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Wines of Canada

Since 1992


Featured Wines

Late Harvest Wines

Late Harvest Wines


Growing grapes for the production of icewine ( Ice wine) is not an easy adventure. To meet the high standard Grapes are left on the vine well into the winter months. The resulting freezing and thawing of the grapes dehydrates the fruit and concentrates the sugars, acids, and extracts in the fruit, thereby intensifying the flavours and adding complexity to the wine. This juice is then fermented very slowly for several months, stopping naturally. Genuine Icewine must be naturally produced; no artificial freezing is permitted.

However the weather does not always co-operate, birds also enjoy the grapes as do the deer. Sometimes it is necessary for the winery to harvest what they can before the conditions arre met to make icewine. This is an opportunity to make a Late Harvest wine.

Late Harvest Wines are usually sweet and therefore are classified as a dessert wine

Some wineries actually decide at the start of the season that they will make Late Harvest wines not icewine.

Late, Select Late and Special Select Late Harvest Wine


1. Each category must be produced entirely from Fresh ripe grapes of which a significant portion has been desiccated under natural conditions. Producing a high sugar concentration.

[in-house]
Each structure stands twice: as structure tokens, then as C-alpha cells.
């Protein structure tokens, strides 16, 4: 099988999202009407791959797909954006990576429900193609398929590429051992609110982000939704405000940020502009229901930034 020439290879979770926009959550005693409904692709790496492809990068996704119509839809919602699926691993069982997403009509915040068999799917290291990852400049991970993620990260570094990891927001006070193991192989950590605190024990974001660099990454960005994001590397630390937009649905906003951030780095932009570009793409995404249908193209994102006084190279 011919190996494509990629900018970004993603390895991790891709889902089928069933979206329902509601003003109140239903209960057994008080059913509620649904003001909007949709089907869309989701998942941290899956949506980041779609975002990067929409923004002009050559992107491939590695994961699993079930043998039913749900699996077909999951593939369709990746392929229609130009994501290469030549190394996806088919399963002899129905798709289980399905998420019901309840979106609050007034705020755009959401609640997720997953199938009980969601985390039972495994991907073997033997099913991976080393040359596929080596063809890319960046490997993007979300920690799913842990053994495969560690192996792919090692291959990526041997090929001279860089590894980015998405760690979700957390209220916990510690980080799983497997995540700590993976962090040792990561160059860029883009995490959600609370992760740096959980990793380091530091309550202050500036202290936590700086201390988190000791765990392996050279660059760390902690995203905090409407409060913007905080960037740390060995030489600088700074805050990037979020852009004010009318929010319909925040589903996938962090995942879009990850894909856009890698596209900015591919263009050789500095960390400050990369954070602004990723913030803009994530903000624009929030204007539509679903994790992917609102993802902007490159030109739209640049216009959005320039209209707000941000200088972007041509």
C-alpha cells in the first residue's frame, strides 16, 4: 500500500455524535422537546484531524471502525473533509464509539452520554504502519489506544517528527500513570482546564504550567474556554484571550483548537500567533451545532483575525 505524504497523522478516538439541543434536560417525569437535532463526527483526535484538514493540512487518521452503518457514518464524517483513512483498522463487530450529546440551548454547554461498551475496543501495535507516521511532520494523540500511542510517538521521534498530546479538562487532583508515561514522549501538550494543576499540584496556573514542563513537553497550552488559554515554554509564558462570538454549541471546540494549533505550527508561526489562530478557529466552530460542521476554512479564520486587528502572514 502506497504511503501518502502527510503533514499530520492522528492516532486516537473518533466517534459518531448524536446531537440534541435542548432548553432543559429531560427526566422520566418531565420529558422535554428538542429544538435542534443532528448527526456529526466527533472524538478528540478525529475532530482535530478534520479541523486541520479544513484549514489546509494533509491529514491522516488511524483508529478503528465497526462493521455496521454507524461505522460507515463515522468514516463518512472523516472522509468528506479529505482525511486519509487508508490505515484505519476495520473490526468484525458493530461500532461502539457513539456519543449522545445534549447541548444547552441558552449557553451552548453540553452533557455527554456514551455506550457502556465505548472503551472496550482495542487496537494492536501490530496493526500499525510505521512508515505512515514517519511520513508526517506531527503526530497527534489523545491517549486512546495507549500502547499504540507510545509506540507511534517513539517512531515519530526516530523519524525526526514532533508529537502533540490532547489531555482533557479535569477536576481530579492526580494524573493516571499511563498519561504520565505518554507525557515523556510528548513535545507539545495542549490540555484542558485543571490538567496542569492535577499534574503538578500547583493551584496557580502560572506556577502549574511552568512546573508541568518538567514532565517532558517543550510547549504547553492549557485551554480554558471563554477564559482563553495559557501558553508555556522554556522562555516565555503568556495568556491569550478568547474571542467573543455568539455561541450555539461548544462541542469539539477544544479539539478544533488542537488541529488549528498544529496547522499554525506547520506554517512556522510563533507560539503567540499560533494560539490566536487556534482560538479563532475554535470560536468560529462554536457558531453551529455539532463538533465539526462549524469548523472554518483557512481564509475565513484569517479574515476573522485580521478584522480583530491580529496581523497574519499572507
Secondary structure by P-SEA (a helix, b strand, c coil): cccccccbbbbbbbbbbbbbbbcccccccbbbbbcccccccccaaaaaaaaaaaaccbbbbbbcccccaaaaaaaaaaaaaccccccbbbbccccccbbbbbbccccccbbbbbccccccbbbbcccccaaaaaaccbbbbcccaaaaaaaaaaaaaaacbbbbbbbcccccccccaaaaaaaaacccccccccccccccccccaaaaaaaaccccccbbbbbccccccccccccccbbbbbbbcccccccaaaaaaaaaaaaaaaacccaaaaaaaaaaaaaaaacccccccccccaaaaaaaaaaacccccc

2. For each category the residual sugar and actual alcohol shall result exclusively from the natural sugar of the grapes

Late Harvest Wine - shall be a wine produced exclusively from fresh grapes that have been natural harvest on a vine after achieving a min 23 ° Brix

Select Late Harvest - enhances to 32° brix

Special Late Harvest Wine - enhances to 32° brix

Ice cider

(also apple icewine or cidre de glace in French is the cider equivalent of ice wine : a fermented beverage made from the frozen juice of apples . There are two main approaches to producing ice cider: cryoconcentration and cryoextraction . Cryoconcentration involves harvesting the fruits late in season and leaving them in fresh storage until late December, when they are pressed and the fresh juice is left to freeze naturally. In January, the concentrated juice begins the process of cold fermentation. Cryoextraction (not the same as the cryoextraction of wine ) is similar to the traditional method used to produce ice wine: apples are left on the trees, at the mercy of the weather, until the end of January. They are picked when the temperature hovers around -8°C to -15°C, and then pressed and left to cold ferment for months.

The first claim to commercial ice cider was in 1990 in Dunham , a small town in Québec just north of the Vermont border, by Christian Barthomeuf, a pioneer of Québec's small wine industry . He was Domaine Pinnacle 's, largest producer of ice cider in the world, first cidermaker in the early 2000s.

Some recommendations

Kanazawa Diamond Flower 2011
Henry Of Pelham 2013 Special Select Late Harvest Vidal
Paradise Ranch 2011 Late Harvest Merlot
Whistler 2013 Chardonnay Late Harves
Clos du Soleil 2013  Saturn Late Harvest Sauvignon Blanc
Domaine Labranche 2013 Cidre de Glace / Ice Cider
Domaine Pinnacle 2012 Signature Reserve Speciale
Domaine Pinnacle 2012 Ice Cider
Konzelmann Estate 2013 Special Select Late Harvest Vidal
Peller Estates Niagara-on-the-Lake 2013 Private Reserve Late Harvest Vidal
Domaine Labranche  2013 Cidre de Feu / Fire Cider


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